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A Fix for First-Time Fix Rates

Sep 28 • Features, Management • 2337 Views • No Comments on A Fix for First-Time Fix Rates

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Improving first-call/visit resolution rates can be challenging and frustrating for field service organisations, because there are so many factors and variables that prevent technicians from completing a repair on the first visit writes Astea’s Debbie Geiger…

Find out more about this subject in Astea’s latest white paper here

The customer may not provide enough information to the call center representative, or that information may not be accurately relayed to the dispatcher or tech; the technician may need assistance with the repair; the parts might not be available, or the tools may not be on-site; the dispatcher may not allot enough time for the repair in the schedule.

There are ways to improve first-call resolution rates, but they require a shift in strategy and an investment in work order, dispatch, and scheduling automation solutions.

We recently held a webinar in conjunction with RTM Consulting. During this webinar we presented some operational and technology strategies for improving first-time fix rates in our webinar “First Call/Visit Resolution: Getting it Fixed the First Time.”

Failing to fix an issue on the first visit can be detrimental to customer satisfaction and retention.

Aberdeen Group found in a survey of service organisations that first-time fix rates were considered a top key performance indicator (KPI) by 38 percent of respondents. That’s because failing to fix an issue on the first visit can be detrimental to customer satisfaction and retention.

Yet, according to The Service Council (TSC), average first-time fix rates are just 74 percent; that means more than a quarter of all calls require multiple visits.

Those additional visits come at considerable cost. Aberdeen found that service calls that aren’t resolved in a single visit require an average of 1.5 additional visits to complete. Even for small organisations, that can result in thousands of dollars in additional costs per day. And that doesn’t even include the cost of lost business from those disappointed customers, who are more likely to look elsewhere for their service needs.

The key to addressing the problem is to take a more disciplined, holistic approach

The problem, according to Randy Mysliviec, president and CEO of RTM Consulting, is that many service organisations take a “Whac-A-Mole” approach to solving the problem, addressing the causes of first-time fix failures in a disorganised fashion.

The key to addressing the problem is to take a more disciplined, holistic approach, and RTM has outlined three critical planning components for addressing first-time fix rates:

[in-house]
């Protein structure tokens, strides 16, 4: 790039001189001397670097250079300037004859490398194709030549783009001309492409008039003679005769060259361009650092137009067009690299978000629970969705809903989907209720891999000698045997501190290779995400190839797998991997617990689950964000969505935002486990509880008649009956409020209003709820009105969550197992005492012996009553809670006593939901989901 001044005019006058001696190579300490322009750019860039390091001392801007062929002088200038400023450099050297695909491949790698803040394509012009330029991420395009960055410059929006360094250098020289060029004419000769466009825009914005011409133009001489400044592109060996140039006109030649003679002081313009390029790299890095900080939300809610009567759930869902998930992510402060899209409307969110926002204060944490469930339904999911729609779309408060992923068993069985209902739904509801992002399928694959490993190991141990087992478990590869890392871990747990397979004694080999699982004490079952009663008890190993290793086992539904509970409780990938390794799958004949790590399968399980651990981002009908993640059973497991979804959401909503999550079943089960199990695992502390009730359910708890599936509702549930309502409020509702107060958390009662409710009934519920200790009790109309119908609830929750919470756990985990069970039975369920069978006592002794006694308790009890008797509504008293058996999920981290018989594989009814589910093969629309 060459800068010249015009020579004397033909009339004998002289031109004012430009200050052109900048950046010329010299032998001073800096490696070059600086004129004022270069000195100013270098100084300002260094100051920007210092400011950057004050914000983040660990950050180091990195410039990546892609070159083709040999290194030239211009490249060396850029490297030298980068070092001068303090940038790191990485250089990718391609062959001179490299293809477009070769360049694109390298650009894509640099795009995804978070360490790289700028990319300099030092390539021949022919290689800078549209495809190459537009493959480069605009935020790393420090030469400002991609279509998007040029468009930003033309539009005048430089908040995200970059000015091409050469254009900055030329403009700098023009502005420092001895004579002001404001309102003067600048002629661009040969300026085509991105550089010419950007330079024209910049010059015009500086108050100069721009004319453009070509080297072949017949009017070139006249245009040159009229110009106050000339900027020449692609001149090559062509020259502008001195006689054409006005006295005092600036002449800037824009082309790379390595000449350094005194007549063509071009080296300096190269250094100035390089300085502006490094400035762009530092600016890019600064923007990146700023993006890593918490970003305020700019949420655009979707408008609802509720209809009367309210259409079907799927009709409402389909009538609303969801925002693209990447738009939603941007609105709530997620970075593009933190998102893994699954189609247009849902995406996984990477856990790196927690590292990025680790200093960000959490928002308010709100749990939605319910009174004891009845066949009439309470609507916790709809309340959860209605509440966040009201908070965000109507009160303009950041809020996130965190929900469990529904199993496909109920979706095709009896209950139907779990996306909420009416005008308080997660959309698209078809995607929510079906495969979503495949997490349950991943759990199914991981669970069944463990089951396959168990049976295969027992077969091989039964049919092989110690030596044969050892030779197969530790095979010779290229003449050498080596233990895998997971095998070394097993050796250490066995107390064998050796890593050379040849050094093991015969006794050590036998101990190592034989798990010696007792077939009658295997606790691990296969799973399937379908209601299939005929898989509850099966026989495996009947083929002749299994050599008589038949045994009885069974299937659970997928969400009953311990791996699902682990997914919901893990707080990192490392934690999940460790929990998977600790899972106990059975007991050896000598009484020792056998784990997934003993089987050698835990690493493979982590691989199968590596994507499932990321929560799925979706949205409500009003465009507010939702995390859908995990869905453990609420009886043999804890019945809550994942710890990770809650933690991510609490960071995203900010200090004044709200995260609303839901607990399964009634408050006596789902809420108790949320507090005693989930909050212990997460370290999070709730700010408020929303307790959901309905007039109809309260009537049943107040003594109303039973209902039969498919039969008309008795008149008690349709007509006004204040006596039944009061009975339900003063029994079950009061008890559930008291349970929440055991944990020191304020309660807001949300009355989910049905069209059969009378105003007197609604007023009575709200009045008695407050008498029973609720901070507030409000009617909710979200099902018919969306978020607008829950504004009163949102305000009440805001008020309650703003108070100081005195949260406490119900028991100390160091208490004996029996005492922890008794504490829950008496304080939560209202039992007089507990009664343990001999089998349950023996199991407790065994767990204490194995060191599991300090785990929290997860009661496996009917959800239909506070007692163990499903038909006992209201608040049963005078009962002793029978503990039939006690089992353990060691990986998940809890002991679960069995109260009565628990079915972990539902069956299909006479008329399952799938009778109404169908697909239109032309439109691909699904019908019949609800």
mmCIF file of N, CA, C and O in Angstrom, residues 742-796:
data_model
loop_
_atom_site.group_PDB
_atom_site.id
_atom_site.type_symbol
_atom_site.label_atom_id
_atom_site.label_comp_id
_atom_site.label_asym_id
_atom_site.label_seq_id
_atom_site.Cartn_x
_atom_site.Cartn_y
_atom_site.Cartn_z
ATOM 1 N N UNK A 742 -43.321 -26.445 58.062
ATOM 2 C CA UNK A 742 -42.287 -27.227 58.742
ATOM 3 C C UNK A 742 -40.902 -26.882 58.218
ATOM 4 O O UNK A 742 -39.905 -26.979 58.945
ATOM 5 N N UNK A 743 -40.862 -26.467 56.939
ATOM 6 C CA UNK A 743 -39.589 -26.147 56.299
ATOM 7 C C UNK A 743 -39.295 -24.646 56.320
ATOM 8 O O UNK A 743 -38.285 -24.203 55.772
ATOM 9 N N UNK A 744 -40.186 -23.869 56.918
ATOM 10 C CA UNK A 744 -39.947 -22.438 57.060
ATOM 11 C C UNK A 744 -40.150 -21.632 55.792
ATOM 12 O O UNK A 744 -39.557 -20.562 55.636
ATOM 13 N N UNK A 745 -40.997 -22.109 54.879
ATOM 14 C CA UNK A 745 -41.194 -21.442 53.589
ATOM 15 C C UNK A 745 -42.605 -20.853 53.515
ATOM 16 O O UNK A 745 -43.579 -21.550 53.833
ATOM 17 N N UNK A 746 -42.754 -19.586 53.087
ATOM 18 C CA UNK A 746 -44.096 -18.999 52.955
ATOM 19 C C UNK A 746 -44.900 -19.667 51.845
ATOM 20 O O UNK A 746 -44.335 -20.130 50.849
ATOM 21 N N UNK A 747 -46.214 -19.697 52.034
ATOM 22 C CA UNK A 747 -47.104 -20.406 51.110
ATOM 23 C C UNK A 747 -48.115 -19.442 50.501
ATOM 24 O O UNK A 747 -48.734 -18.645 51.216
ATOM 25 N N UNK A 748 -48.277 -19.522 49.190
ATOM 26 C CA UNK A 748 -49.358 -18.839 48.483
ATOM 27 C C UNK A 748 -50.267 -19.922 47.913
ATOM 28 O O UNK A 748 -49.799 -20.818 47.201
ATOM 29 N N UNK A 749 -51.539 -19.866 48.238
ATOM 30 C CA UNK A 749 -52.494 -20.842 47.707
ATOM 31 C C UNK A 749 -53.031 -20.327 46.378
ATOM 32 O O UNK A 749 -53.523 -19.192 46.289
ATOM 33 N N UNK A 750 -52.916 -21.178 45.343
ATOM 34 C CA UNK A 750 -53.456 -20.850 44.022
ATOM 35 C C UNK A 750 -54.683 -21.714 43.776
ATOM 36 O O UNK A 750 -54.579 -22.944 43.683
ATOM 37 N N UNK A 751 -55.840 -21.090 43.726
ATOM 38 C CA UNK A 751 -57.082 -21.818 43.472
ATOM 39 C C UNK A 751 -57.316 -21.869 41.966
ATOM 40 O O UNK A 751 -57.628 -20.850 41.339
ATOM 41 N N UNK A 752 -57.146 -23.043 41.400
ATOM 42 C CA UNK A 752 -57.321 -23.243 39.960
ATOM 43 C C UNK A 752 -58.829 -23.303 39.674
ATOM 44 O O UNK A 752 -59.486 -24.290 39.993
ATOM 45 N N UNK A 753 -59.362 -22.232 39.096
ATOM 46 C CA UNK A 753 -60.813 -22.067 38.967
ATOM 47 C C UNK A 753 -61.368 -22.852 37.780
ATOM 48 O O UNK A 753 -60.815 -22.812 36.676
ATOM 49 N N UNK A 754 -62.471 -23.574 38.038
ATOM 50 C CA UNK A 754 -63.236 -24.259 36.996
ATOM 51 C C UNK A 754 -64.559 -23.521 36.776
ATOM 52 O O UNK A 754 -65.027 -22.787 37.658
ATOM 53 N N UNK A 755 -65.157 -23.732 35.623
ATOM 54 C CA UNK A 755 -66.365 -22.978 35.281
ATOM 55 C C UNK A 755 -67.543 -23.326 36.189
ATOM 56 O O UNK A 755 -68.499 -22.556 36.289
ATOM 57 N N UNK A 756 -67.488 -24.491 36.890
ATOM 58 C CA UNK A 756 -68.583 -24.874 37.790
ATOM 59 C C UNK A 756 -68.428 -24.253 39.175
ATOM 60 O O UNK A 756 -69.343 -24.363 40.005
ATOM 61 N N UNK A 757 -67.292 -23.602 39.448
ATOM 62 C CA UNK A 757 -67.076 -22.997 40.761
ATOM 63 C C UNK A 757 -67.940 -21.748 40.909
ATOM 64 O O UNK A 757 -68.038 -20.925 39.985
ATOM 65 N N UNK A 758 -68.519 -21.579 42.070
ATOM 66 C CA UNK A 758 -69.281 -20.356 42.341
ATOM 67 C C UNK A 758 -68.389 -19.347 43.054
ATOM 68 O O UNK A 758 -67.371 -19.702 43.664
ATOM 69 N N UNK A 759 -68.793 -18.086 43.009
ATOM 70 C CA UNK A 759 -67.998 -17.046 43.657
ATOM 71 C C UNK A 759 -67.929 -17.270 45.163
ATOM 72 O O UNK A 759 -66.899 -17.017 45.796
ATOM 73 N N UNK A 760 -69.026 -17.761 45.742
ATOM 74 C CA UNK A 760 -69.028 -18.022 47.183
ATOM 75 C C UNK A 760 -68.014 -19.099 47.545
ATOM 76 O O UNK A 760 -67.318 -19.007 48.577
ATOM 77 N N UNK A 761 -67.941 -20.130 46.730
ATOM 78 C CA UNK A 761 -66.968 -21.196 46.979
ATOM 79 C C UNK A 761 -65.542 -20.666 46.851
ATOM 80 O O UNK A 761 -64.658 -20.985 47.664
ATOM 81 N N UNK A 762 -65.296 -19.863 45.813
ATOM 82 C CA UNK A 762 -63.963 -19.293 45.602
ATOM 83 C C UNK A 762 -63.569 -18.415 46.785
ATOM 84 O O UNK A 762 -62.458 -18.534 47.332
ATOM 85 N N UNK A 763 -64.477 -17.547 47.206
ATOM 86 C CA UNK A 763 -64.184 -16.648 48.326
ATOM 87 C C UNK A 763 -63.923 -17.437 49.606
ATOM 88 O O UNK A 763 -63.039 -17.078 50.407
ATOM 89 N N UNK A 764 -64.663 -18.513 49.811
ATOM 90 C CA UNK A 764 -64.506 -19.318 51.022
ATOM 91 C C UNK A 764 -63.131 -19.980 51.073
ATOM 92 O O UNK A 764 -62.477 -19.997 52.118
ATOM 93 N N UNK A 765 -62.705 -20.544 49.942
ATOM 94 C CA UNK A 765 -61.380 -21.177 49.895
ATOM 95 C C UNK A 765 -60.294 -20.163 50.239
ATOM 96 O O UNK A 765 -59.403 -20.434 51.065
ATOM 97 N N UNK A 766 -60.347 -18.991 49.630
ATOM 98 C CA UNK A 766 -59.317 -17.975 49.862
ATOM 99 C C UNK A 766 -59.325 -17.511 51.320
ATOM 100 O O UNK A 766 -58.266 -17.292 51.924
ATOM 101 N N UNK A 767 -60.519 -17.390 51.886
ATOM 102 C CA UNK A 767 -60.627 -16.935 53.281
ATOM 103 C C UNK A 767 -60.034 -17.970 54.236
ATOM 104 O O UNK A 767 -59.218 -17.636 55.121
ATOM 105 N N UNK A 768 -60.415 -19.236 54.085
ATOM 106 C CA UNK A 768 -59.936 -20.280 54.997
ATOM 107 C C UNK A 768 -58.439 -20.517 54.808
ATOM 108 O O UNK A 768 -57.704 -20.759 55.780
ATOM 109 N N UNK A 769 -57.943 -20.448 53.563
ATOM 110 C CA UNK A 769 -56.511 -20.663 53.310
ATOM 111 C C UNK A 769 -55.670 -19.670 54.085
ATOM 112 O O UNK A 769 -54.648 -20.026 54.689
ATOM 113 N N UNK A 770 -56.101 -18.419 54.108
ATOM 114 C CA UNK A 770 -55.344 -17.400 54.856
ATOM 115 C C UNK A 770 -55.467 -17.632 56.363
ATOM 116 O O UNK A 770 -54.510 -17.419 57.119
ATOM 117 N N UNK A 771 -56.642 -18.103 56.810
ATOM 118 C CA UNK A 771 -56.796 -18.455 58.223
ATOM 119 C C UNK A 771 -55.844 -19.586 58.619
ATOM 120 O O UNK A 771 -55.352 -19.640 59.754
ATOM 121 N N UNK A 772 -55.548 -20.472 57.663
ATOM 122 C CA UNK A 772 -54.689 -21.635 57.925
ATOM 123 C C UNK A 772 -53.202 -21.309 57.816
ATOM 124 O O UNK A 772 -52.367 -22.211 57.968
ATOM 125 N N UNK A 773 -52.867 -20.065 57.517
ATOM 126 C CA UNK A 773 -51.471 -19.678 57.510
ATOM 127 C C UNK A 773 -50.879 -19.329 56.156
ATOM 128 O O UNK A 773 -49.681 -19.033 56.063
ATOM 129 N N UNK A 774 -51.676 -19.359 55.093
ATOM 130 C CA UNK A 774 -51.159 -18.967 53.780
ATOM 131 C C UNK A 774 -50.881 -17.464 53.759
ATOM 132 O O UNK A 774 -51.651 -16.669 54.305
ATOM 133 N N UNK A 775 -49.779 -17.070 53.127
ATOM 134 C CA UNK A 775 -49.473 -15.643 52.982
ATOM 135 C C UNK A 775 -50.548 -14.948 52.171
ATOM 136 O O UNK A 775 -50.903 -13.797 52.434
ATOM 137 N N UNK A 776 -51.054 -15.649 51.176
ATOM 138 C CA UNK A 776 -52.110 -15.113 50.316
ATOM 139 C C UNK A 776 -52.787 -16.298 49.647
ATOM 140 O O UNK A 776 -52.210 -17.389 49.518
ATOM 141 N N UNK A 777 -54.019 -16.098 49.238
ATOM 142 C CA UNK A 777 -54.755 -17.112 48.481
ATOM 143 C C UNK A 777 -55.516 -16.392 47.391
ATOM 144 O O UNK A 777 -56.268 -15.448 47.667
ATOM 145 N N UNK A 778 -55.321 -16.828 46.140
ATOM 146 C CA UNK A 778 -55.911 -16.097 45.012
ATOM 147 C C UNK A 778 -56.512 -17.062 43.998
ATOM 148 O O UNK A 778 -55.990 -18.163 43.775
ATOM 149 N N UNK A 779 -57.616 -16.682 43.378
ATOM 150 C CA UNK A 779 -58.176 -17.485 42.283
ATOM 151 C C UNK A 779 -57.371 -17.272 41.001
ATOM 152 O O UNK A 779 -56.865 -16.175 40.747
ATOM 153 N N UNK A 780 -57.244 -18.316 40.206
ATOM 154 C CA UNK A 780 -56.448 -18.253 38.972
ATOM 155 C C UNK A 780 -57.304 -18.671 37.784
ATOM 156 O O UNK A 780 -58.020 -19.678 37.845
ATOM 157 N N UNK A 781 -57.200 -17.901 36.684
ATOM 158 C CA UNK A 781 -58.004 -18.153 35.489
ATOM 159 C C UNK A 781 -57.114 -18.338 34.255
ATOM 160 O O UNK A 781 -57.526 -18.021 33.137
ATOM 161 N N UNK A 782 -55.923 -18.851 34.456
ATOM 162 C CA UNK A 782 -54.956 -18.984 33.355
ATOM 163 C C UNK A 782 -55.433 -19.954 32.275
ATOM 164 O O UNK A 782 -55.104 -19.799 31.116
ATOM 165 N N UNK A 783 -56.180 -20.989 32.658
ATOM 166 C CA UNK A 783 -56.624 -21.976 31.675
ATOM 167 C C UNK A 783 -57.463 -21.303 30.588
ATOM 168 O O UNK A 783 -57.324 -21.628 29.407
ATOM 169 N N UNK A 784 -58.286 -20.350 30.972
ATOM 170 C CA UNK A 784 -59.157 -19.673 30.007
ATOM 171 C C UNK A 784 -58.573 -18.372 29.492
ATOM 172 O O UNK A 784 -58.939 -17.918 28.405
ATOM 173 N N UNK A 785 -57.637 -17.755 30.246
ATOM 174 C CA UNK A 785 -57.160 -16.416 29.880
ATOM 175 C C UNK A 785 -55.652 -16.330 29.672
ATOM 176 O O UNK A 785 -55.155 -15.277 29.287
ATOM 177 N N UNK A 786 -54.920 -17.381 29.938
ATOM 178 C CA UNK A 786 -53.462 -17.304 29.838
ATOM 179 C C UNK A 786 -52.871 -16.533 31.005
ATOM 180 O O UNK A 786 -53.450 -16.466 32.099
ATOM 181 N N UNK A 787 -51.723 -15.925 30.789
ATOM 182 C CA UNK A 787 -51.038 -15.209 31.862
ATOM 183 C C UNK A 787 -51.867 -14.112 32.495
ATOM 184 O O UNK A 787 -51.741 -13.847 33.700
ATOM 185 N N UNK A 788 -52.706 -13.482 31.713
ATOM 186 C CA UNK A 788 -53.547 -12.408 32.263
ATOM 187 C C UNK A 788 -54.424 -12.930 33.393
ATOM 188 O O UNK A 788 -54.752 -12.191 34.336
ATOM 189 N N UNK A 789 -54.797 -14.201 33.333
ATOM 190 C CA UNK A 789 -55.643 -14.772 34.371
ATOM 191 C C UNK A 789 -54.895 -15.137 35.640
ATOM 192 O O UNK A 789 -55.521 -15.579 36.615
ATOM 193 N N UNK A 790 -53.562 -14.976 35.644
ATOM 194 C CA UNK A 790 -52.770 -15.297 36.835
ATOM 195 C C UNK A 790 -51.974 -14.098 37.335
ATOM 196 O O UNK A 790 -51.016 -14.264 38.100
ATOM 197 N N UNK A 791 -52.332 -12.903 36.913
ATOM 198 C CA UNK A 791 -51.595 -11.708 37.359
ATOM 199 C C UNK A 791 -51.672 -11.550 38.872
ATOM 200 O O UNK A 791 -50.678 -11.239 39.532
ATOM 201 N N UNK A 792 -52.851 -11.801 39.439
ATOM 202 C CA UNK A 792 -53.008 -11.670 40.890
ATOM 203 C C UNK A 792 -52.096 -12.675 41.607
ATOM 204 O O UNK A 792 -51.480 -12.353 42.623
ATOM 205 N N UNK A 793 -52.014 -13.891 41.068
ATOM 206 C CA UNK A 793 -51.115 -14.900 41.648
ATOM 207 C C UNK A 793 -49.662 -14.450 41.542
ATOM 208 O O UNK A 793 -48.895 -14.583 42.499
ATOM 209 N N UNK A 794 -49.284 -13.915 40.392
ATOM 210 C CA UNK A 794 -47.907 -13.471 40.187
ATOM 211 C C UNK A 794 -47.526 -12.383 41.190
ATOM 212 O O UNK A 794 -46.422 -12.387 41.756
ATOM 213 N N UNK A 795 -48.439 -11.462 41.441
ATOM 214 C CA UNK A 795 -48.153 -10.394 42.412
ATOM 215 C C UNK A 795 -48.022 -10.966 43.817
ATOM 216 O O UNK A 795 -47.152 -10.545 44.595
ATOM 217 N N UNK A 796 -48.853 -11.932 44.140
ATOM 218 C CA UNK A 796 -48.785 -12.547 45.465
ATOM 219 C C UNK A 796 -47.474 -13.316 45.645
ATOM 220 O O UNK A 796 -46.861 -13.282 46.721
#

Prevention:

Improved training of call centre staff and technicians, increase use of remote diagnostics and Internet of Things (IoT) technology, and improved preventive or predictive maintenance approaches can reduce the number of equipment failures that need fixed in the first place.

Triage:

Carefully outline incident handling, support tiers, parts management, and other processes that affect the likelihood of having the right technician and the right part at the customer site.

Continuous Improvement:

Institute knowledge management, variability analysis, root cause analysis, and process improvement strategies so you measure, track, and log information that will help make your service organization a little smarter after every incident.

Clearly outline what you want your first-call resolution processes to look like, and implement the technology needed to manage and support delivery of those services. Create a gap analysis so you know how you are performing now, and how you’d like to be performing in the future.

Through collaboration and improved data visibility, your team can find better solutions for each customer problem, and do so more efficiently and likely at a lower cost.

To succeed, you must have a collaborative field service management infrastructure in place that provides a seamless flow of information from the call centre to the dispatcher and out to the technician.

Through collaboration and improved data visibility, your team can find better solutions for each customer problem, and do so more efficiently and likely at a lower cost.

Remote monitoring of assets helps capture service diagnostic information that can be provided to field technicians in advance. Giving call centre staff more guidance through question trees and full access to customer history data can help resolve more calls over the phone (without costly truck rolls), and provide better information to technicians when they do have to go on-site.

Find out more about this subject in Astea’s latest white paper here

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